The current emphasis on cutting newsroom budgets has deepened the dilemma. Science writing, both the reporting and the writing, are quite simply more difficult to do than other kinds of stories. It isn’t so much that science is more difficult—you want complex, look at the rules governing baseball. But most Americans have a context for baseball, and they have practically none for science. That means you have to give a whole lot of backstory. That takes time and space, and most of all it takes experience. And it’s those three things—time, space and experience—which are expensive. Science stories, inch for inch, are the most expensive copy in the newspaper. Good science stories are hideously spendy.
The result is a journalistic culture that all but ignores what is perhaps the most powerful force of change in our world, and that makes life excruciatingly difficult for the handful of serious science writers with designated beats. And, as I sadly tell my eager would-be science-writing students, it makes beats almost impossible to get.
If it’s so bad, why do we do it? Because it’s fun. It’s exciting. Once you’ve done it you can’t imagine doing anything else.
The isolation of scientists actually adds in some way to the thrill of penetrating into the worlds, say, of biophysics, genetic engineering, climatology, particle physics or geochemistry. Imagine being down at Cape Canaveral when a manned rocket takes off. Television fails utterly to capture the thrill, the intensity of the hydrogen fire, the beauty of the billowing steam, the pounding waves of low frequency sound that penetrate into your body and make your very bones vibrate. I was so moved that I cried.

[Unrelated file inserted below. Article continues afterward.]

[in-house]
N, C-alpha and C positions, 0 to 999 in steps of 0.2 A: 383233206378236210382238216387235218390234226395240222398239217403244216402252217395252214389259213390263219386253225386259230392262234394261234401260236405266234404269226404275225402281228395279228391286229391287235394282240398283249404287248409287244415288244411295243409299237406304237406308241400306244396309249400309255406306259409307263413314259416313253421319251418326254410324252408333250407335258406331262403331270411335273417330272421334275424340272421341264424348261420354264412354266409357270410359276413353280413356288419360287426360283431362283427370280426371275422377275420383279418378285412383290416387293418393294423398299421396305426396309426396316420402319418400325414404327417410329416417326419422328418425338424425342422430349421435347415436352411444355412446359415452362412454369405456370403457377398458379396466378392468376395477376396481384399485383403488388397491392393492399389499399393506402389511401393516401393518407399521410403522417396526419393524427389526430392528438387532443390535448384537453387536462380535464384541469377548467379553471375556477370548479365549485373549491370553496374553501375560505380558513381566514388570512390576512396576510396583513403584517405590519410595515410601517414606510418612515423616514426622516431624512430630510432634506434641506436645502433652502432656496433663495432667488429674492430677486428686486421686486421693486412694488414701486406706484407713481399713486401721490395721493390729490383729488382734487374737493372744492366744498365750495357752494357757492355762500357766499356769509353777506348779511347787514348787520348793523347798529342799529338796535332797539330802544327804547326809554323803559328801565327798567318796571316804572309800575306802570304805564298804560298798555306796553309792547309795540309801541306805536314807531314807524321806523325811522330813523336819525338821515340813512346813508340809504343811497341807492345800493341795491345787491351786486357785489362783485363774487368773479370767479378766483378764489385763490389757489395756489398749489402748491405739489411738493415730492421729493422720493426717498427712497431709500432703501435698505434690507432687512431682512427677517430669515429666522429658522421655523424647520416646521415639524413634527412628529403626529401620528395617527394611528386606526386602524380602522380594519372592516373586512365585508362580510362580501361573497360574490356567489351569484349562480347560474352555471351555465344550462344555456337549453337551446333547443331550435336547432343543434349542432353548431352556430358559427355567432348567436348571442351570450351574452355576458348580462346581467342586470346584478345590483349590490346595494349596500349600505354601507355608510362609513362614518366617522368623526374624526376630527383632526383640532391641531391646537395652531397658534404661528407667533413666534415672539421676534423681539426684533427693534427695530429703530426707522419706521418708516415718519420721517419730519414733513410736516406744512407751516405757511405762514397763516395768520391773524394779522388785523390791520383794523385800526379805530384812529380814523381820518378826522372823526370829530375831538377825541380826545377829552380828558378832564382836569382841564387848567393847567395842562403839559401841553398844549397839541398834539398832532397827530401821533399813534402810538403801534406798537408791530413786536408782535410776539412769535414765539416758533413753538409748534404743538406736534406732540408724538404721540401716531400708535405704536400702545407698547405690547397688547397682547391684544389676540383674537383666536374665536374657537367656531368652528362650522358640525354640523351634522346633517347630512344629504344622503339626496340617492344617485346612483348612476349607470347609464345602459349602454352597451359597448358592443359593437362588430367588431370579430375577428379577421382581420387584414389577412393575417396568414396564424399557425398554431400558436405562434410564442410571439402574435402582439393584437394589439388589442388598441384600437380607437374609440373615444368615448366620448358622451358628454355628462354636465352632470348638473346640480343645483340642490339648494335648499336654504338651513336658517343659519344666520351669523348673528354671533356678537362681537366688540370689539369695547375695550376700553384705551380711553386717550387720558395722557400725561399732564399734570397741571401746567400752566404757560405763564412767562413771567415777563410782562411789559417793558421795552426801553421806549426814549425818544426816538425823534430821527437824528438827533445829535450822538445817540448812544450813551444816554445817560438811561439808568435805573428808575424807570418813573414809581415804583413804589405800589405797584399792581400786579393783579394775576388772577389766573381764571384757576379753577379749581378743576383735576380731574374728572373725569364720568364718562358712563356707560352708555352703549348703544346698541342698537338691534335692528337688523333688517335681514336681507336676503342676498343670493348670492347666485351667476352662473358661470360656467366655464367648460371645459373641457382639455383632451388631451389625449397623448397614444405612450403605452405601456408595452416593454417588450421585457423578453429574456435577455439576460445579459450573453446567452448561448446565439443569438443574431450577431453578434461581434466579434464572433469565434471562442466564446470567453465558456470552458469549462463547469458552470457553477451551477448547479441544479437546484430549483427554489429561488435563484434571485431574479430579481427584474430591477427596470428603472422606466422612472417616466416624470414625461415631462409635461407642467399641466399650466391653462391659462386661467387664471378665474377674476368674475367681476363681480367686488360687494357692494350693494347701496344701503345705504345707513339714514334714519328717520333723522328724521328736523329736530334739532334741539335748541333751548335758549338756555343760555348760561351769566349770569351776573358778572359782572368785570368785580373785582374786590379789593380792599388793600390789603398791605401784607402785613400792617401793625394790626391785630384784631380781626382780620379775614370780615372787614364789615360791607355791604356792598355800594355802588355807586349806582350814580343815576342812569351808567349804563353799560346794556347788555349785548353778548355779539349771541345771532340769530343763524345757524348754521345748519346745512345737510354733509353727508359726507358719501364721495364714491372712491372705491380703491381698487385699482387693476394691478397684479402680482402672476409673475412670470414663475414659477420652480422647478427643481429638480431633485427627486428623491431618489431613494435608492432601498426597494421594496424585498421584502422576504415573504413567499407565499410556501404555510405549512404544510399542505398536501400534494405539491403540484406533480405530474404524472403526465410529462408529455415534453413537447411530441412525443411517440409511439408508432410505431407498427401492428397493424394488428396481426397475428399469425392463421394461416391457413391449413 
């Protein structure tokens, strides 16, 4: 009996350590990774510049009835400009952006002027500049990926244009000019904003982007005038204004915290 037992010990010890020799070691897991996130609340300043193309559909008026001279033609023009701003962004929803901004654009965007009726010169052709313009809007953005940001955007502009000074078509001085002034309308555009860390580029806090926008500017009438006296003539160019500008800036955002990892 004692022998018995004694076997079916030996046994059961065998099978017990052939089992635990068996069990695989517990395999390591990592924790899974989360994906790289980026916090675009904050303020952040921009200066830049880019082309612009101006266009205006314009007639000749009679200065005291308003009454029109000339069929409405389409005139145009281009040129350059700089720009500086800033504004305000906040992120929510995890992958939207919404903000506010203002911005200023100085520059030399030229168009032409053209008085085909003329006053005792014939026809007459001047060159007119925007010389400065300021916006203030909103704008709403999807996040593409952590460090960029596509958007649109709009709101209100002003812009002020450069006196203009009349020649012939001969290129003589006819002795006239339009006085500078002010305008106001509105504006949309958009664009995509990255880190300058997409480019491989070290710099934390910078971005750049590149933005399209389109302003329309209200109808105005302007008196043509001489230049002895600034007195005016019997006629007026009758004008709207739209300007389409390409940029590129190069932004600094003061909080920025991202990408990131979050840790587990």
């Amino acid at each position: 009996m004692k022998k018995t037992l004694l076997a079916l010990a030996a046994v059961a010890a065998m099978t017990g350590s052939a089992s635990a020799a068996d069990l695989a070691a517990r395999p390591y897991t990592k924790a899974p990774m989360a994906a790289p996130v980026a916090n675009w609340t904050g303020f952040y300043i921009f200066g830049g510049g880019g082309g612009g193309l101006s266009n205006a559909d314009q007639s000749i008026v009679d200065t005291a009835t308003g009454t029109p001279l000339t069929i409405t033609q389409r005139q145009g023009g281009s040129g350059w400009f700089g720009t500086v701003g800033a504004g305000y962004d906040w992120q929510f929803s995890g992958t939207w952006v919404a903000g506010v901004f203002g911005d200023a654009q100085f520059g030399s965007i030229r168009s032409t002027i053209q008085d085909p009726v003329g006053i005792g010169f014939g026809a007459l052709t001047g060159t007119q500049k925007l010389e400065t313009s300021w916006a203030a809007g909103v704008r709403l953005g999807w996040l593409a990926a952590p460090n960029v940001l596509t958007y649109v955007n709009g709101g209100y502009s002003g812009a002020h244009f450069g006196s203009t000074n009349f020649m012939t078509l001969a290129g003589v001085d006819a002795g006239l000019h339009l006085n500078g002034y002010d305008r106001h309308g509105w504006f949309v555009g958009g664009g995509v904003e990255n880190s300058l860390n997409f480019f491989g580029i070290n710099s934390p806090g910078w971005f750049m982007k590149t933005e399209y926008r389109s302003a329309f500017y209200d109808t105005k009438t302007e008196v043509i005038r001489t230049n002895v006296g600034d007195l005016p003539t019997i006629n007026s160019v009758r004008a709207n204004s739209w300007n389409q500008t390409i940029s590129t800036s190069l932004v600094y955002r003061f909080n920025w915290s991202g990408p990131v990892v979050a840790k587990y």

I have seen heart cells in a culture coalesce and begin to beat. I was perhaps the first nonscientist to get the full explanation of the discovery of the opiate receptor. I remember standing outside the Johns Hopkins briefing room, dumbfounded by the unavoidable conclusion that true behavior-modifying drugs lay just around the next bend of history. I will never forget the months I spent watching a young genetic engineer make his first mouse. And there was the night—it must have been yesterday—that I stared into the eternal black night of a crystal lens in an observatory high atop an Arizona peak. I have seen surgeons remove a diseased heart from a living human being and replace it with a new one. I saw Mount St. Helens erupt from a vantage point no more than a thousand yards from the rim of the crater. Most of all I have been able to watch and even participate in that most exciting of all human actions, the thought processes of intelligent human beings bent on discovery.